Why is it a database engine?

The core ideas behind PumpkinDB stem from the so called lazy event sourcing approach which is based on storing and indexing events while delaying domain binding for as long as possible. That said, the intention of this database is to be a building block for different kinds of architectures, be it classic event sourcing (using it as an event store), lazy event sourcing (using indices) or anything else. It's also possible to implement different approaches within a single database for different parts of the domain.

Instead of devising custom protocols for talking to PumpkinDB, the protocol of communication has become a pipeline to a script executor. This offers us enormous extension and flexibility capabilities.

While an external application can talk to PumpkinDB over a network connection, PumpkinDB's engine itself is embeddable and can be used directly. Currenly, it is available for Rust applications only, but this may one day extend to all languages that can interface with C.

Client libraries

Language Library Status
Rust pumpkindb_client Early release (0.2.0)
Java pumpkindb-client Pre-release

Trying it out

You can download PumpkinDB releases from GitHub.

Docker

You can try out latest PumpkinDB HEAD revision by using a docker image:

$ docker pull pumpkindb/pumpkindb

Alternatively, you can build the image yourself:

$ docker build . -t pumpkindb/pumpkindb

Run the server:

$ docker run -p 9981:9981 -ti pumpkindb/pumpkindb
2017-04-12T02:52:47.440873517+00:00 WARN pumpkindb - No logging configuration specified, switching to console logging
2017-04-12T02:52:47.440983318+00:00 INFO pumpkindb - Starting up
2017-04-12T02:52:47.441122740+00:00 INFO pumpkindb_engine::storage - Available disk space is approx. 56Gb, setting database map size to it
2017-04-12T02:52:47.441460231+00:00 INFO pumpkindb - Starting 4 schedulers
2017-04-12T02:52:47.442375937+00:00 INFO pumpkindb - Listening on 0.0.0.0:9981

Finally, connect to it using pumpkindb-term:

$ docker run -ti pumpkindb/pumpkindb pumpkindb-term 172.17.0.1:9981 # replace IP with the docker host IP

Building from the source code

You are also welcome to clone the repository and build it yourself. You will need Rust Nightly to do this. The easiest way to get it is to use rustup

$ rustup install nightly
$ rustup override set nightly # in PumpkinDB directory

After that, you can run PumpkinDB server this way:

$ cargo build --all
$ ./target/debug/pumpkindb
2017-04-03T10:43:49.667667-07:00 WARN pumpkindb - No logging configuration specified, switching to console logging
2017-04-03T10:43:49.668660-07:00 INFO pumpkindb - Starting up
2017-04-03T10:43:49.674139-07:00 INFO pumpkindb_engine::storage - Available disk space is approx. 7Gb, setting database map size to it
2017-04-03T10:43:49.675759-07:00 INFO pumpkindb - Starting 8 schedulers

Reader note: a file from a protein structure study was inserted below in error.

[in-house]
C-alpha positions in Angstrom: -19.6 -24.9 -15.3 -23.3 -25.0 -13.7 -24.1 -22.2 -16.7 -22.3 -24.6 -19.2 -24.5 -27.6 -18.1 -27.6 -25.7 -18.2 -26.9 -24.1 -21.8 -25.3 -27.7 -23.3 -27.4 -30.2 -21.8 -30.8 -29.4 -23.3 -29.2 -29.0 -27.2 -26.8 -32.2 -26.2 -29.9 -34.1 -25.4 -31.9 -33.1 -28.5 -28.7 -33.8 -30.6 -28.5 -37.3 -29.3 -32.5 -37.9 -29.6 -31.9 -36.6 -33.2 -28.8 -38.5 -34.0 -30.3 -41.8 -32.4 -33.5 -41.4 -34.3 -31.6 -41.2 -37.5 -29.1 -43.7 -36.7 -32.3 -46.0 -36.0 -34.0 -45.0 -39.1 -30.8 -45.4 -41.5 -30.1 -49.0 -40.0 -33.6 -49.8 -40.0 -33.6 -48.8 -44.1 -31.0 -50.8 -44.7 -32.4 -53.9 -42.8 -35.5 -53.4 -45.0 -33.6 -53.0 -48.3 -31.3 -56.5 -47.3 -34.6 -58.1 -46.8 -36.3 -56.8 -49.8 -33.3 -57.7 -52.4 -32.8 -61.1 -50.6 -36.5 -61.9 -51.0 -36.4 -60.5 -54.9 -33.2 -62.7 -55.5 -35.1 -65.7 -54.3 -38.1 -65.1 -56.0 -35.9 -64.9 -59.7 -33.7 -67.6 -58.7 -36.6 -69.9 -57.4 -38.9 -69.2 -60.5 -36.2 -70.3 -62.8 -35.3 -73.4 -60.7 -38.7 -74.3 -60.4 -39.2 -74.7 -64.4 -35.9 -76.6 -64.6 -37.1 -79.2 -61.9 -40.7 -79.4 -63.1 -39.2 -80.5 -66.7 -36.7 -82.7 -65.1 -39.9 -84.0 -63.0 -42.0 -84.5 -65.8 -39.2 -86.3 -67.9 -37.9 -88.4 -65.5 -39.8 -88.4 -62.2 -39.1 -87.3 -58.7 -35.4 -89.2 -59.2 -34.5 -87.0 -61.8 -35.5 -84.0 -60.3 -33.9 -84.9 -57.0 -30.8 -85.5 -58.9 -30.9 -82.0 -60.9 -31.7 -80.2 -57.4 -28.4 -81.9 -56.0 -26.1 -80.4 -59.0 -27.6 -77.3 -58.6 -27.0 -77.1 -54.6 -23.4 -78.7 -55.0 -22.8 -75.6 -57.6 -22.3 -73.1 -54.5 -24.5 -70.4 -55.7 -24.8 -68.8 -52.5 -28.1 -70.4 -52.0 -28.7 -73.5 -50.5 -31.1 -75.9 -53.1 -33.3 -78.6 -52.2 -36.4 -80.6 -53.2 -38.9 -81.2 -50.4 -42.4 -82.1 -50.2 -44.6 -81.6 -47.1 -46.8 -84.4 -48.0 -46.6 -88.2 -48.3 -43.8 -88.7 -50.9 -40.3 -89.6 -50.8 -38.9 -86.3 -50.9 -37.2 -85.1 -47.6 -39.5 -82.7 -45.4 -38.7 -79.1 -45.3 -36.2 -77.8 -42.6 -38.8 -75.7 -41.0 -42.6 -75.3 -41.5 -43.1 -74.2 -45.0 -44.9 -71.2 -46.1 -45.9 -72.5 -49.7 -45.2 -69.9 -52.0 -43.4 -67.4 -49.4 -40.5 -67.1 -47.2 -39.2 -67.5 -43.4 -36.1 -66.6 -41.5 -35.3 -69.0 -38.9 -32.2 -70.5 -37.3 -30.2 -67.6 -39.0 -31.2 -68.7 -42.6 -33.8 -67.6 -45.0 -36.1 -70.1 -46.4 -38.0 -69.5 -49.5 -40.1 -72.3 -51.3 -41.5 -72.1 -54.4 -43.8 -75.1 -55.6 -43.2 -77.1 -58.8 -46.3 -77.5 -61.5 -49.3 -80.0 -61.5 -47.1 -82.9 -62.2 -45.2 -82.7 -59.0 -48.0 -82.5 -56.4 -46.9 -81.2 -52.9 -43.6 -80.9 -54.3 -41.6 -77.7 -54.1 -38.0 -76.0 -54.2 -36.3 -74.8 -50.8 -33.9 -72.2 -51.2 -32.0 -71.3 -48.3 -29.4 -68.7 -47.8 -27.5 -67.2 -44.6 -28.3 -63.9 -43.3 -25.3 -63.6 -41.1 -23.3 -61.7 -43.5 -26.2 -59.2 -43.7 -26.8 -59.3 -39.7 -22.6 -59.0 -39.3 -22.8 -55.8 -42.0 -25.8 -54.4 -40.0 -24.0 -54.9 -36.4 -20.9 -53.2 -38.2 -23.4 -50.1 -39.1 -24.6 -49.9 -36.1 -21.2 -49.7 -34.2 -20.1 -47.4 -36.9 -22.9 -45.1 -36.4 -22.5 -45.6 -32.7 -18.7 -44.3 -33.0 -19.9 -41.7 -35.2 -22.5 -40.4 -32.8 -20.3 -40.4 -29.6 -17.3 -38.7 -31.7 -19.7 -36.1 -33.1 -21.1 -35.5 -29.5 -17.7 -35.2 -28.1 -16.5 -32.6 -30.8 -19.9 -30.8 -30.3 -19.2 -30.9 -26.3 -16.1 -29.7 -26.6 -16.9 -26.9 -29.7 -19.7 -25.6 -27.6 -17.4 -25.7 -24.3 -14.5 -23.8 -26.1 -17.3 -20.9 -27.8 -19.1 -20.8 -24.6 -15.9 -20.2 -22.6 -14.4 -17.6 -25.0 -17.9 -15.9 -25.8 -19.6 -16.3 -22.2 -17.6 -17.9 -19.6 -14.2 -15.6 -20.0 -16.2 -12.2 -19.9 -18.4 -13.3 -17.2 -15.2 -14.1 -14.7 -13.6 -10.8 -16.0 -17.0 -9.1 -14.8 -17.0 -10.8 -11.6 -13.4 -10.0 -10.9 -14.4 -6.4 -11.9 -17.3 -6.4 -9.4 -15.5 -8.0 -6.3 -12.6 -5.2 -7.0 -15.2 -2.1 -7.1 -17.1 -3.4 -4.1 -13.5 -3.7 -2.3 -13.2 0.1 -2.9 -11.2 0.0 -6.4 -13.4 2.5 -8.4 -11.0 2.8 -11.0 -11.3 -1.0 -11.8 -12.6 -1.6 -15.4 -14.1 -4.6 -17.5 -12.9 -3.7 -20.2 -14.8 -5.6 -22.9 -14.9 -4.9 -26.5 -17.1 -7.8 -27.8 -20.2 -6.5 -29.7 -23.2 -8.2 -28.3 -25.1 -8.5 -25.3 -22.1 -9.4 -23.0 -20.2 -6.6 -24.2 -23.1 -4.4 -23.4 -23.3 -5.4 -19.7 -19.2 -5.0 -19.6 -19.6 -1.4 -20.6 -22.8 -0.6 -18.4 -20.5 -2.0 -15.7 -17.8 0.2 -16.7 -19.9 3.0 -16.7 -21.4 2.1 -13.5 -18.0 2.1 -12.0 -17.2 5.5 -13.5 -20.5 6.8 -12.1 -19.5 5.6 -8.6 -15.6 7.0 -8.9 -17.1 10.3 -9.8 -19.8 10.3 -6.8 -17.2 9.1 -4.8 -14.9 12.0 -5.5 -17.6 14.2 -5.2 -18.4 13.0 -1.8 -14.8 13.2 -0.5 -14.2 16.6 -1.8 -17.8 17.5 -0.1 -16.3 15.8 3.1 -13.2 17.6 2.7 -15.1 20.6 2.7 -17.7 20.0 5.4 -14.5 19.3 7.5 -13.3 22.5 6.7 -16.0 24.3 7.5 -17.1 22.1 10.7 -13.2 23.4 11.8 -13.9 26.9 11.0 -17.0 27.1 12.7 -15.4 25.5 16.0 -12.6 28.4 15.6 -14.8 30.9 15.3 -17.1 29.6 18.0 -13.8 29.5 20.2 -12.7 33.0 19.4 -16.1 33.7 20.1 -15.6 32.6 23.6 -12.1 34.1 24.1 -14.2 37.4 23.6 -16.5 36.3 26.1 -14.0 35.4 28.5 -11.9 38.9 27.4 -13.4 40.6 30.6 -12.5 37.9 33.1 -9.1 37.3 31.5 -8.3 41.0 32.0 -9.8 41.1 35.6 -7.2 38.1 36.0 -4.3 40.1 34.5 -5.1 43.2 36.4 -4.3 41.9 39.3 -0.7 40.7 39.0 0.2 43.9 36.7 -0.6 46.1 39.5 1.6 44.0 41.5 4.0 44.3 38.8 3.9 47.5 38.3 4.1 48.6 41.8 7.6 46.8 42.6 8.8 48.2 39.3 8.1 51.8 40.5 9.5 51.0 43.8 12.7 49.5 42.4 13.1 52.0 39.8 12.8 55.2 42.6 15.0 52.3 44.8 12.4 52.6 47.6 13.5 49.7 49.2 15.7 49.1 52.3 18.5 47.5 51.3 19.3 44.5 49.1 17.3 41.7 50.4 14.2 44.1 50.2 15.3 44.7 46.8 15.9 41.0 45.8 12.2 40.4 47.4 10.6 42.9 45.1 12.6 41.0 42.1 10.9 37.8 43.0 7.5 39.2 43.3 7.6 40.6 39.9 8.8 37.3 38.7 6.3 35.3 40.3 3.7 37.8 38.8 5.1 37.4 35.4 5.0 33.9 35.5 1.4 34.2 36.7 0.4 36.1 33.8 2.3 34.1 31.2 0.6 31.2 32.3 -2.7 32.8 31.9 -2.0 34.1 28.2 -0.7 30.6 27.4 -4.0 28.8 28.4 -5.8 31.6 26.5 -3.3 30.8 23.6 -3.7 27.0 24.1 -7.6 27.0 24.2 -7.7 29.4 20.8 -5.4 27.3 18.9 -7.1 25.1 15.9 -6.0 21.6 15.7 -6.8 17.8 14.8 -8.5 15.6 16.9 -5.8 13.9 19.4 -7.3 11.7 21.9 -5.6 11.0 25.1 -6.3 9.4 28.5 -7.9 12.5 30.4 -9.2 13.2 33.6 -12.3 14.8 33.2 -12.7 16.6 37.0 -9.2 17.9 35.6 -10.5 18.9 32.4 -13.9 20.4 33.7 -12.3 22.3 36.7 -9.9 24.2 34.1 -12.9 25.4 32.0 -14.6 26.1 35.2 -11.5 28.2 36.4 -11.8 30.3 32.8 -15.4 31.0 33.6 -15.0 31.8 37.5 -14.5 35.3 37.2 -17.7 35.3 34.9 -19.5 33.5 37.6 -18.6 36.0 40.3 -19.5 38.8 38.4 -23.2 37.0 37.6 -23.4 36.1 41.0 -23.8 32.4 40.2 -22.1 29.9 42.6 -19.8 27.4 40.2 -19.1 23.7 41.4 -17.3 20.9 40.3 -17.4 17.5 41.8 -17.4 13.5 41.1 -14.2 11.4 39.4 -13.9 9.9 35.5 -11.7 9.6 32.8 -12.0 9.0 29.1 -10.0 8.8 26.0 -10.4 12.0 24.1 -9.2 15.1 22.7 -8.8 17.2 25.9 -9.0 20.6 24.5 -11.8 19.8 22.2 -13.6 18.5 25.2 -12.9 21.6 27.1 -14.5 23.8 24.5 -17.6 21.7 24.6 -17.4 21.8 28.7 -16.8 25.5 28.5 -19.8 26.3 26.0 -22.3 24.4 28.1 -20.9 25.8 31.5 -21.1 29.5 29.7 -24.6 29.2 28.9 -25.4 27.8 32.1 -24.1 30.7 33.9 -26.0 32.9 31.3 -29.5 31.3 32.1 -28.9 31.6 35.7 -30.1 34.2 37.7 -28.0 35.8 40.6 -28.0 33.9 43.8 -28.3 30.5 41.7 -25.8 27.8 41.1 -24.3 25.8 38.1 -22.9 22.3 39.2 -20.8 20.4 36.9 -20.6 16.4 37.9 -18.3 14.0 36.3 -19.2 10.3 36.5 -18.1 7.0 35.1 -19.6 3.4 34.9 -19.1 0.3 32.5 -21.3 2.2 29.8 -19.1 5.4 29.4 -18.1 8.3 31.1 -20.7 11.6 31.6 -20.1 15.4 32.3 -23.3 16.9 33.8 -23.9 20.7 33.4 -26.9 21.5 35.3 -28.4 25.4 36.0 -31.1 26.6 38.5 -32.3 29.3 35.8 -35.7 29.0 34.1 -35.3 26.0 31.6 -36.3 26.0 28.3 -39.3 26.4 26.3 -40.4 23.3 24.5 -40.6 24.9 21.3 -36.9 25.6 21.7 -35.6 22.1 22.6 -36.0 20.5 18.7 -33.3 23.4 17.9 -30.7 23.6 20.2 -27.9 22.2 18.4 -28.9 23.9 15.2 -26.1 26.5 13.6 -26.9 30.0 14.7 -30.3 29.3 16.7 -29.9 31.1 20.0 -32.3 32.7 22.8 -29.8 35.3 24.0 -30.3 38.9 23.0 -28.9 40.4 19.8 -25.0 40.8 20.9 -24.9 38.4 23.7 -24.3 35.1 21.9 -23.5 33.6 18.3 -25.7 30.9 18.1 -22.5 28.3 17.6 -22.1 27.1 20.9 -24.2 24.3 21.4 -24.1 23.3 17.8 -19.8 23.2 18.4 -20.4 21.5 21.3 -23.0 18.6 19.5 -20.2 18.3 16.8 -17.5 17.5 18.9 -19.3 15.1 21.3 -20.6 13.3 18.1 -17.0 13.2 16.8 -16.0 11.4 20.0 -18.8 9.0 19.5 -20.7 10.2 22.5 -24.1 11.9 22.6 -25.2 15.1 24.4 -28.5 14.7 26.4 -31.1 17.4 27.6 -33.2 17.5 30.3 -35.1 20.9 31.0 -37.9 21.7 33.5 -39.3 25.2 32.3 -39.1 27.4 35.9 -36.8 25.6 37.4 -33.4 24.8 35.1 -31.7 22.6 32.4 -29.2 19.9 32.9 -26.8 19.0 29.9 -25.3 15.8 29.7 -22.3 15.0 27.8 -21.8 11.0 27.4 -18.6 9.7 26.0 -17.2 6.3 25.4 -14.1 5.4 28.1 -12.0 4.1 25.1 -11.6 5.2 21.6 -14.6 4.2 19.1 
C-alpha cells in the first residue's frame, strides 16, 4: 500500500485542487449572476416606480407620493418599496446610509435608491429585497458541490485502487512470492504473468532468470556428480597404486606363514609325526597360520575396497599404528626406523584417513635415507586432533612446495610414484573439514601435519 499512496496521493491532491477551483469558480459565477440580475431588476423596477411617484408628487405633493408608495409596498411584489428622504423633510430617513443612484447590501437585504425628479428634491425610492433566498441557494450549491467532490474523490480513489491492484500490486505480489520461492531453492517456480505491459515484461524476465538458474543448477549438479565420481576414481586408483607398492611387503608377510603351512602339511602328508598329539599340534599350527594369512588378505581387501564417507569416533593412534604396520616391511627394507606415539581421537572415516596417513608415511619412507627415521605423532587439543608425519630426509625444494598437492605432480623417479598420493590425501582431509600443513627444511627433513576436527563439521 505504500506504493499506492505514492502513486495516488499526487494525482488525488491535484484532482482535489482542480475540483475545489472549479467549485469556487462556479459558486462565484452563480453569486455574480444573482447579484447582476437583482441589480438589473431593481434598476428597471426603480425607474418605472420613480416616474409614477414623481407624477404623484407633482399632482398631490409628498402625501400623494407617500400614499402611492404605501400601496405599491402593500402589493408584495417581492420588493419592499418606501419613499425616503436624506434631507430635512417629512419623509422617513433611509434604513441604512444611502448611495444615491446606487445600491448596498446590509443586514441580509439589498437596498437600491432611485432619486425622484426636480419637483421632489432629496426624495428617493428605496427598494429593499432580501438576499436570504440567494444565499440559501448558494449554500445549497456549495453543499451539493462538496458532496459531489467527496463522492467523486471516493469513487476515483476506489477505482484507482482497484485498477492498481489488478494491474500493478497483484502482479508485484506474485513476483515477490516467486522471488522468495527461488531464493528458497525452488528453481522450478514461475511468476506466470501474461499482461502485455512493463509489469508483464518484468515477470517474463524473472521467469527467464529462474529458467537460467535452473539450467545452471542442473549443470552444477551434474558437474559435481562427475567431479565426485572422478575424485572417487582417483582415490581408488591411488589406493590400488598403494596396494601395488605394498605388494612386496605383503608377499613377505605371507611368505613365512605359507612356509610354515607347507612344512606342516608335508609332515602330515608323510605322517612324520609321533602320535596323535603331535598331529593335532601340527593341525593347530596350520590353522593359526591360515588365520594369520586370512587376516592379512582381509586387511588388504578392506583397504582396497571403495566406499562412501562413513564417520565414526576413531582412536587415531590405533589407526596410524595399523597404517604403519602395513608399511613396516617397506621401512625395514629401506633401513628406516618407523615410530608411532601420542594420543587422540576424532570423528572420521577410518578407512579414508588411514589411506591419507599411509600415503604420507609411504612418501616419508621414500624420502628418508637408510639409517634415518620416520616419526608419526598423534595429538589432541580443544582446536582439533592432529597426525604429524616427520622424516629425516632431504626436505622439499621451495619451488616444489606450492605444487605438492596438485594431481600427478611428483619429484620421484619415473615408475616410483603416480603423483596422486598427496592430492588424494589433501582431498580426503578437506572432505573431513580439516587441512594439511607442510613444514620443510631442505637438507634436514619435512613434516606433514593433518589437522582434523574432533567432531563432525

2017-04-03T10:43:49.676113-07:00 INFO pumpkindb - Listening on 0.0.0.0:9981

You can connect to it using pumpkindb-term:

$ ./target/debug/pumpkindb-term
Connected to PumpkinDB at 0.0.0.0:9981
To send an expression, end it with `.`
Type \h for help.
PumpkinDB> ["Name" HLC CONCAT "Jopn Doe" ASSOC COMMIT] WRITE.

PumpkinDB> ["Name" HLC CONCAT "John Doe" ASSOC COMMIT] WRITE.

PumpkinDB> [CURSOR DUP "Name" CURSOR/SEEKLAST DROP CURSOR/VAL] READ (Get last value).
"John Doe"
PumpkinDB> [CURSOR DUP "Name" CURSOR/SEEKLAST DROP DUP CURSOR/PREV DROP CURSOR/VAL] READ (Get previous value).
"Jopn Doe"

(The above example shows how one can query and navigate for values submitted at a different time, using low level primitives).

You can change some of the server's parameters by creating pumpkindb.toml:

[storage]
path = "path/to/db"
# By default, mapsize will equal to the size of
# available space on the disk, except on Windows,
# where default would be 1Gb.
# `mapsize` is a theoretical limit the database can
# grow to. However, on Windows, this also means that
# the database file will take that space.
# This parameter allows to specify the mapsize
# in megabytes.
# mapsize = 2048

[server]
port = 9981

Components

PumpkinDB project is split into a couple of separate components (crates):

  • pumpkinscript — PumpkinScript parser. Allows to convert text PumpkinScript form into binary one.
  • pumpkindb_engine — Core PumpkinDB library. Provides PumpkinScript scheduler, and a standard library of instructions
  • pumpkindb_mio_server — Async MIO-based PumpkinDB server library. Useful for building custom PumpkinProtocol-compatible servers.
  • pumpkindb_client — PumpkinProtocol client library.
  • pumpkindb_server — Stock PumpkinDB server. Built on top of pumpkindb_mio_server.
  • pumpkindb_term — console-based PumpkinDB server client.